Compulsive libationers: non-Jews and wine in early rabbinic sources.
Journal of Jewish Studies
The rabbinic prohibition on non-Jewish wine is grounded on the assumption that non-Jews were compulsive wine libationers, who offered wine libations at any time and in any place, unpredictably, compulsively, and almost completely undetected; and that the mere contact with wine was sufficient for libations to pagan divinities to be performed. These assumptions, however, do not reflect the pagan practice of wine libation as known from Greek and Roman sources. This paper discusses whether the rabbinic view of non-Jewish libation was purely imagined, compares it with early Christian views, and suggests various interpretations of the myth of compulsive wine libation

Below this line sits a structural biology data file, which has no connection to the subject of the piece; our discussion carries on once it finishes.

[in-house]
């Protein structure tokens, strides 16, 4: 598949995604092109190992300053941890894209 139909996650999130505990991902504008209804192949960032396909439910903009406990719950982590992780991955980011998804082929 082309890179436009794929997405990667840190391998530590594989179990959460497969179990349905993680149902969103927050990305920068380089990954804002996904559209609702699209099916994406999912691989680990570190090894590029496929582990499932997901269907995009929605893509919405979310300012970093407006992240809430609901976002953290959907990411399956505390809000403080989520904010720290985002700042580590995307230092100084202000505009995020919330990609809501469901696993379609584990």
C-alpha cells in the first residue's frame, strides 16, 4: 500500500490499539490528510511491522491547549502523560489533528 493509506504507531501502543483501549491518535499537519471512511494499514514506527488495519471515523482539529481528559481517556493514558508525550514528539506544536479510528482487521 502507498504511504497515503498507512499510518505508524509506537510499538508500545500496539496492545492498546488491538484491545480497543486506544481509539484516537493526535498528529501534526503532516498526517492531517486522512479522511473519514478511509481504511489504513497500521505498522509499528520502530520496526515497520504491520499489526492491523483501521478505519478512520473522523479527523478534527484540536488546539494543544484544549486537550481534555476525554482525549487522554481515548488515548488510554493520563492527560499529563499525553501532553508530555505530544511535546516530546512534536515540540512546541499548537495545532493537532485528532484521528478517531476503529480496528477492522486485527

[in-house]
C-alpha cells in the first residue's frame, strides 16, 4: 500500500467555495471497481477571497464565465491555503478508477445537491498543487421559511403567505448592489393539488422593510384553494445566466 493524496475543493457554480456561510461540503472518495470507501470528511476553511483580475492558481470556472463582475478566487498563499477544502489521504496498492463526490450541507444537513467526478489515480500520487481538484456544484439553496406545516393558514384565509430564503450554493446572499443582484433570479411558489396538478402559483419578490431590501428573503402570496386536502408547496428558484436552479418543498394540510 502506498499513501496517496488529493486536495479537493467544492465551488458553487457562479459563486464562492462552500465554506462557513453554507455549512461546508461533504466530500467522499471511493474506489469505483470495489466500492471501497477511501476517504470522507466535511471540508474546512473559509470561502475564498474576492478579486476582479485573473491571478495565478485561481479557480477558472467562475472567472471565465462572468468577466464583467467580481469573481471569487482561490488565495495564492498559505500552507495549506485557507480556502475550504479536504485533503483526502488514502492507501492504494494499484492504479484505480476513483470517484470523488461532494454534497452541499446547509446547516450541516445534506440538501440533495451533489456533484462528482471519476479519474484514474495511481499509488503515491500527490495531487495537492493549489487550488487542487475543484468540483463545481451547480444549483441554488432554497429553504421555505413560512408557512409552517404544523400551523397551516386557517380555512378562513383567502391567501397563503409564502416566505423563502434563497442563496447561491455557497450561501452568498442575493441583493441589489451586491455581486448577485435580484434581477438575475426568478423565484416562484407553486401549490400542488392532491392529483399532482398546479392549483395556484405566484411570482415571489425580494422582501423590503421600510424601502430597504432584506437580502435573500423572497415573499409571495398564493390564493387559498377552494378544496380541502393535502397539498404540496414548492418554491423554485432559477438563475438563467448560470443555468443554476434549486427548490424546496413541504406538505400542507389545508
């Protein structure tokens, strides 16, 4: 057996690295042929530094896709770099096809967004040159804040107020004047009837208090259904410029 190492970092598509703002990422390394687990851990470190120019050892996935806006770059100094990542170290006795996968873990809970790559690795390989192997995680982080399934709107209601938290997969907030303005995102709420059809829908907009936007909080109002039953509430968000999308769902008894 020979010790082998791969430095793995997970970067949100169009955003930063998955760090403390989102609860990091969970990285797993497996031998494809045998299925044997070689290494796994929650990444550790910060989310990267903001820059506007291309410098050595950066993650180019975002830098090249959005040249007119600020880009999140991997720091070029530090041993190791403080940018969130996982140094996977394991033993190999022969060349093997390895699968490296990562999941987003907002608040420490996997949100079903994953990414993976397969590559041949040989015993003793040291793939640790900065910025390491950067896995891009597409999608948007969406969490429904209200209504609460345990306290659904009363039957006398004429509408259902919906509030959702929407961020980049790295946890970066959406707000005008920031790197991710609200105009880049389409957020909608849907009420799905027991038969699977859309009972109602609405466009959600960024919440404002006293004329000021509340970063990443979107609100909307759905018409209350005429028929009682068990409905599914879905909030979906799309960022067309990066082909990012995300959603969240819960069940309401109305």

|Title:||Compulsive libationers: non-Jews and wine in early rabbinic sources|
|UCL classification:||UCL > School of Arts and Social Sciences > Faculty of Arts and Humanities
UCL > School of Arts and Social Sciences > Faculty of Arts and Humanities > Hebrew and Jewish Studies
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